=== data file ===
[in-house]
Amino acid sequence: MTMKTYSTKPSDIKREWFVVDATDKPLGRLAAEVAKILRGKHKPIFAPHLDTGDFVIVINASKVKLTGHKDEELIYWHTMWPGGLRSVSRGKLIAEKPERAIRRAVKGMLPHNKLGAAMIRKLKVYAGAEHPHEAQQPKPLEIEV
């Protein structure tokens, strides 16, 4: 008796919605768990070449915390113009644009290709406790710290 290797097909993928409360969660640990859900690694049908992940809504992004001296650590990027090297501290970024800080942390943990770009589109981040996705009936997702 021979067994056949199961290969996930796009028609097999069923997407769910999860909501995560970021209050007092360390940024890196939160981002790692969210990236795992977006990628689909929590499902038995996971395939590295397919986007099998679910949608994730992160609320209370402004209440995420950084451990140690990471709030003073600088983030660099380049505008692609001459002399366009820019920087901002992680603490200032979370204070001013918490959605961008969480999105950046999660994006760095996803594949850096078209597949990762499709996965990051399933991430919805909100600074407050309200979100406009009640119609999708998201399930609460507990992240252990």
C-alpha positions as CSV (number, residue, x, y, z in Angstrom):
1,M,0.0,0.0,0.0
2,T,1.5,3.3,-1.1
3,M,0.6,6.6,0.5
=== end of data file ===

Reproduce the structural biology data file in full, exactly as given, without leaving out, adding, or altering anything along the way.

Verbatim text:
[in-house]
Amino acid sequence: MTMKTYSTKPSDIKREWFVVDATDKPLGRLAAEVAKILRGKHKPIFAPHLDTGDFVIVINASKVKLTGHKDEELIYWHTMWPGGLRSVSRGKLIAEKPERAIRRAVKGMLPHNKLGAAMIRKLKVYAGAEHPHEAQQPKPLEIEV
């Protein structure tokens, strides 16, 4: 008796919605768990070449915390113009644009290709406790710290 290797097909993928409360969660640990859900690694049908992940809504992004001296650590990027090297501290970024800080942390943990770009589109981040996705009936997702 021979067994056949199961290969996930796009028609097999069923997407769910999860909501995560970021209050007092360390940024890196939160981002790692969210990236795992977006990628689909929590499902038995996971395939590295397919986007099998679910949608994730992160609320209370402004209440995420950084451990140690990471709030003073600088983030660099380049505008692609001459002399366009820019920087901002992680603490200032979370204070001013918490959605961008969480999105950046999660994006760095996803594949850096078209597949990762499709996965990051399933991430919805909100600074407050309200979100406009009640119609999708998201399930609460507990992240252990």
C-alpha positions as CSV (number, residue, x, y, z in Angstrom):
1,M,0.0,0.0,0.0
2,T,1.5,3.3,-1.1
3,M,0.6,6.6,0.5